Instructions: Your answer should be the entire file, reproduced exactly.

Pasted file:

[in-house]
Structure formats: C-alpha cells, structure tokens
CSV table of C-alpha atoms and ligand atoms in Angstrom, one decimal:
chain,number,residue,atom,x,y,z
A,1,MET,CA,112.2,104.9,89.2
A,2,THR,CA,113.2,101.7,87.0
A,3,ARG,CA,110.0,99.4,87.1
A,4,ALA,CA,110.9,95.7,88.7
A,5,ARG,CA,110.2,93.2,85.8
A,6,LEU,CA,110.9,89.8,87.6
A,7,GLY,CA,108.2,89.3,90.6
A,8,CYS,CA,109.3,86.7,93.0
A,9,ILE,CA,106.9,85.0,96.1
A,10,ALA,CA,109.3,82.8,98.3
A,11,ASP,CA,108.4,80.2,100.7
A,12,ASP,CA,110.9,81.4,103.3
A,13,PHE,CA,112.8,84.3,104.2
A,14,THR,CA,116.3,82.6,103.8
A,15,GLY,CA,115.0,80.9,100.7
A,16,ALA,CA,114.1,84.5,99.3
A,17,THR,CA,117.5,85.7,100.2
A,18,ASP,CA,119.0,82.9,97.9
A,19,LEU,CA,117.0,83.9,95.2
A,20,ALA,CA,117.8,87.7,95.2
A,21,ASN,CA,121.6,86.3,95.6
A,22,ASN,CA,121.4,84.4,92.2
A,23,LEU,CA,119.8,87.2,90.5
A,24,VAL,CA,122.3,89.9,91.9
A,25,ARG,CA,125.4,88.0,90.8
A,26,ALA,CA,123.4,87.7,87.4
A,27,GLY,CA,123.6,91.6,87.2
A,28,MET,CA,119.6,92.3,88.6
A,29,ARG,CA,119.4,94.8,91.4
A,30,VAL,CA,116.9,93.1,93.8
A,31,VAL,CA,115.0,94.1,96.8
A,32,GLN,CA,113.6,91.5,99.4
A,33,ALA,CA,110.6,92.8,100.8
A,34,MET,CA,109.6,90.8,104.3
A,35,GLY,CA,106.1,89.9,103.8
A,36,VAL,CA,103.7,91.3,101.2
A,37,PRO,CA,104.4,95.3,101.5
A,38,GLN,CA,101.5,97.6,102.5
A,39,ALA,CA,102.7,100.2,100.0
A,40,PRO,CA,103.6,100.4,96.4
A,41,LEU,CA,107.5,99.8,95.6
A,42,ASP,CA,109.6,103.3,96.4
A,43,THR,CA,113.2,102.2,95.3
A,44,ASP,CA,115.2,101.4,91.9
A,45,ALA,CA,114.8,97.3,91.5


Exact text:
[in-house]
Structure formats: C-alpha cells, structure tokens
CSV table of C-alpha atoms and ligand atoms in Angstrom, one decimal:
chain,number,residue,atom,x,y,z
A,1,MET,CA,112.2,104.9,89.2
A,2,THR,CA,113.2,101.7,87.0
A,3,ARG,CA,110.0,99.4,87.1
A,4,ALA,CA,110.9,95.7,88.7
A,5,ARG,CA,110.2,93.2,85.8
A,6,LEU,CA,110.9,89.8,87.6
A,7,GLY,CA,108.2,89.3,90.6
A,8,CYS,CA,109.3,86.7,93.0
A,9,ILE,CA,106.9,85.0,96.1
A,10,ALA,CA,109.3,82.8,98.3
A,11,ASP,CA,108.4,80.2,100.7
A,12,ASP,CA,110.9,81.4,103.3
A,13,PHE,CA,112.8,84.3,104.2
A,14,THR,CA,116.3,82.6,103.8
A,15,GLY,CA,115.0,80.9,100.7
A,16,ALA,CA,114.1,84.5,99.3
A,17,THR,CA,117.5,85.7,100.2
A,18,ASP,CA,119.0,82.9,97.9
A,19,LEU,CA,117.0,83.9,95.2
A,20,ALA,CA,117.8,87.7,95.2
A,21,ASN,CA,121.6,86.3,95.6
A,22,ASN,CA,121.4,84.4,92.2
A,23,LEU,CA,119.8,87.2,90.5
A,24,VAL,CA,122.3,89.9,91.9
A,25,ARG,CA,125.4,88.0,90.8
A,26,ALA,CA,123.4,87.7,87.4
A,27,GLY,CA,123.6,91.6,87.2
A,28,MET,CA,119.6,92.3,88.6
A,29,ARG,CA,119.4,94.8,91.4
A,30,VAL,CA,116.9,93.1,93.8
A,31,VAL,CA,115.0,94.1,96.8
A,32,GLN,CA,113.6,91.5,99.4
A,33,ALA,CA,110.6,92.8,100.8
A,34,MET,CA,109.6,90.8,104.3
A,35,GLY,CA,106.1,89.9,103.8
A,36,VAL,CA,103.7,91.3,101.2
A,37,PRO,CA,104.4,95.3,101.5
A,38,GLN,CA,101.5,97.6,102.5
A,39,ALA,CA,102.7,100.2,100.0
A,40,PRO,CA,103.6,100.4,96.4
A,41,LEU,CA,107.5,99.8,95.6
A,42,ASP,CA,109.6,103.3,96.4
A,43,THR,CA,113.2,102.2,95.3
A,44,ASP,CA,115.2,101.4,91.9
A,45,ALA,CA,114.8,97.3,91.5